I read once that even unexpected expenses can be expected. Sure, I wasn’t expecting to have to replace all my computers at the same time. But, if you look at the balance sheet over time, you’ll see that almost every year incurs at least one unexpected major expense. Maybe your camera breaks. Or a new upgrade becomes available that you need to address a shift in your business. Or, you want to invest in a once in a lifetime project. Or this. Or that. Looking back over a longer period of time allows me to average my annual expenses and come up with a more accurate guess as to what I can expect to spend next year, while taking into account the likelihood of an unexpected expense or two being thrown into the mix.

This clarity also allows me to restrict my emotional response to my business and look at it from an objective platform. If I need to spend X each year in expenses to keep my business afloat, do my revenues outperform that number? It can be a hard fact to face. But making a profit is a simple matter of mathematics. If it turns out that your average revenues show no signs of besting your average expenses, you may need to re-examine your strategy. Likewise, if your annual revenues show consistent growth year over year, you might be in a better position to project growth in the coming year. If your expenses show a downward trend, identifying areas where you can further reduce might allow you to retain more of the money that comes into the business this time next year. 

It’s not nearly as sexy as discussing new camera techniques, or following your artistic passion, but business is business. And knowing the objective numbers behind the subjective passion is what will allow you to turn that passion into profit.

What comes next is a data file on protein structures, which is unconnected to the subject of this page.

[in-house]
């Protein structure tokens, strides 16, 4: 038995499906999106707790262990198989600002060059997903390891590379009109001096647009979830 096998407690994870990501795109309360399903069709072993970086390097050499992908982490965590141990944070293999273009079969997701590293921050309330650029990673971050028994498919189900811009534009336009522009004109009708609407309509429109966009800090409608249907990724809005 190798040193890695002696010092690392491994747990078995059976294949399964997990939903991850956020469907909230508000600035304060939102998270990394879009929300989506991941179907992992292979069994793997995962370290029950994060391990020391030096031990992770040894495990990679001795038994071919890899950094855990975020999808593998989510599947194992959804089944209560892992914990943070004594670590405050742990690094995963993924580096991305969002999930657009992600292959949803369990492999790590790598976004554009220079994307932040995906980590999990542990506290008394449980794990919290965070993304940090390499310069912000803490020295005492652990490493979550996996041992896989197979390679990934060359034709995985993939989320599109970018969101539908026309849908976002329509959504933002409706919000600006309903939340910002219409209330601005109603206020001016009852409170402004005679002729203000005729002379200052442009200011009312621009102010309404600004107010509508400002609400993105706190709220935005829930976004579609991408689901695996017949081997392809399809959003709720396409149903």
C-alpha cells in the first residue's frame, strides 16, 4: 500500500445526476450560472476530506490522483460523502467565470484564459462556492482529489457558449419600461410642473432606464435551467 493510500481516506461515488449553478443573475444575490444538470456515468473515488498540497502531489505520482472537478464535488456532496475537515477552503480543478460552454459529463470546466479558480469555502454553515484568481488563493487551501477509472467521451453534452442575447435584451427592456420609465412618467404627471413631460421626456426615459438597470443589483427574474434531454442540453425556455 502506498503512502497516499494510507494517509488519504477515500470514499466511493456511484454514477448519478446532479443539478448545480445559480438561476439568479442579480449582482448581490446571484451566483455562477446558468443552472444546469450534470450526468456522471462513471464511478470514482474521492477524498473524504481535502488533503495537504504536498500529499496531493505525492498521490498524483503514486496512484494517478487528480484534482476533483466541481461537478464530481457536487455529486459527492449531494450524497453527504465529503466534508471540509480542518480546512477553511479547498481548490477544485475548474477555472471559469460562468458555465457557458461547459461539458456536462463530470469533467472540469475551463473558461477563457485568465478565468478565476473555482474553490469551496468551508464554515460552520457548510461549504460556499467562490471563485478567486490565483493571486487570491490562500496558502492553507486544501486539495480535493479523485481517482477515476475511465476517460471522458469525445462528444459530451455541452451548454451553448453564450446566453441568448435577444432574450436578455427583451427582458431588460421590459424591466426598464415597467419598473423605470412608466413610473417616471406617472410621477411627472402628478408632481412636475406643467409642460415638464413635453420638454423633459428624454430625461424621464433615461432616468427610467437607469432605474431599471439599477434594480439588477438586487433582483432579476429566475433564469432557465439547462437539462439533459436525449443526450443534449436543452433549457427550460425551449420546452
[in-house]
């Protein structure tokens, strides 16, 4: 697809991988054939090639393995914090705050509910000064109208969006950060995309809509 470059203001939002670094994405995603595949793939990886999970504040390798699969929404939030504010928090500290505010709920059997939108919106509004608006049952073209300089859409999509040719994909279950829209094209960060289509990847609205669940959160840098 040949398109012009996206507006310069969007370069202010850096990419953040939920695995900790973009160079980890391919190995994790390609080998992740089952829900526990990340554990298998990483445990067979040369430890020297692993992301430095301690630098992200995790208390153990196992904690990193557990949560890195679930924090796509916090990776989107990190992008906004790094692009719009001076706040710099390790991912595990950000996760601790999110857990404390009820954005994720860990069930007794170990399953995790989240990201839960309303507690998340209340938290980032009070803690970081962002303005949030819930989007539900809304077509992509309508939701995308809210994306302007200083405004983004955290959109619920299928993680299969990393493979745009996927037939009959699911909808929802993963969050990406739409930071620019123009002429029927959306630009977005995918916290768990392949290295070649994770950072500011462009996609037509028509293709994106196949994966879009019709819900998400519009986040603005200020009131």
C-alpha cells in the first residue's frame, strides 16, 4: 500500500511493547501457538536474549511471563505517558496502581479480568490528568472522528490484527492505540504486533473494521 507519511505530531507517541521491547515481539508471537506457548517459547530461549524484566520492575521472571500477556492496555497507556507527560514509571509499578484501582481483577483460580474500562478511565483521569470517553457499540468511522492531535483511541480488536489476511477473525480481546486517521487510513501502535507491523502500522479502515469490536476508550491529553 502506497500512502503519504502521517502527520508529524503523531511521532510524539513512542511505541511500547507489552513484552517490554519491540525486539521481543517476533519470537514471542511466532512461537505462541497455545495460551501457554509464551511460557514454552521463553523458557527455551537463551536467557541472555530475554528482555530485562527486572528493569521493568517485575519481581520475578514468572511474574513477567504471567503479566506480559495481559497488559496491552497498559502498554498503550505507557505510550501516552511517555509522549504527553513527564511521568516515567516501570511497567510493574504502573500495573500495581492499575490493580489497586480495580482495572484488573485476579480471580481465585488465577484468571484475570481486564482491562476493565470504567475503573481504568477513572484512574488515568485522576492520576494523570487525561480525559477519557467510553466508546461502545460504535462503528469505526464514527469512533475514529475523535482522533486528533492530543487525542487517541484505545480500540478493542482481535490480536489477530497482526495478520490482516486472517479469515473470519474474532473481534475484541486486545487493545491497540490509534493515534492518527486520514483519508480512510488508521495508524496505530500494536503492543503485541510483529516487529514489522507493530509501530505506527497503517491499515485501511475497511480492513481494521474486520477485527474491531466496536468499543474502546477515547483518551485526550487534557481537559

Where Am I Going?

Looking back to do the hard work of examining both my business and aesthetic progress is key in allowing me to move forward. As a commercial artist, you are the captain of your own ship, for better or for worse. So, you are the only one who can decide when it’s time to turn the ship or forge straight ahead. The market we are in is constantly evolving, and what worked three years ago might be a completely obsolete strategy as we move forward.

Once you’ve taken the time to assess where you’ve been, and what that projects about you and your business, it’s time to decide where you want to go. It’s impossible to give people directions without first knowing where they want to go. Likewise, you can’t reach a goal without first knowing what that goal is in the first place.

So this is the time of the year when I take a step back and reconsider my course. Am I still aiming my work at the right clients? Have outgrown a certain market? Or am I trying to compete in an area which the numbers are telling me will rarely be profitable?  

Where do I want to go as an artist? Is the work I’m doing still fulfilling? Does the analysis of my creative trends suggest that my heart is leading me in a different direction? Sure, running a business is full of practical decisions made by the brain, not the heart. But, at the end of the day, the amount of dedication required to succeed in this business necessitates that I be as emotionally invested in my success as I am mentally. So, as important as it is to identify the financial indicators to business success, it is equally important to engage with the ongoing process of checking in on my artistic indicators. This will not only make me a better artist, but also make me a better value to potential customers.

Whether you pick up a camera to make a living or simply to improve your hobby, taking time to reflect can be key in your ability to look ahead with clarity, confidence, and passion.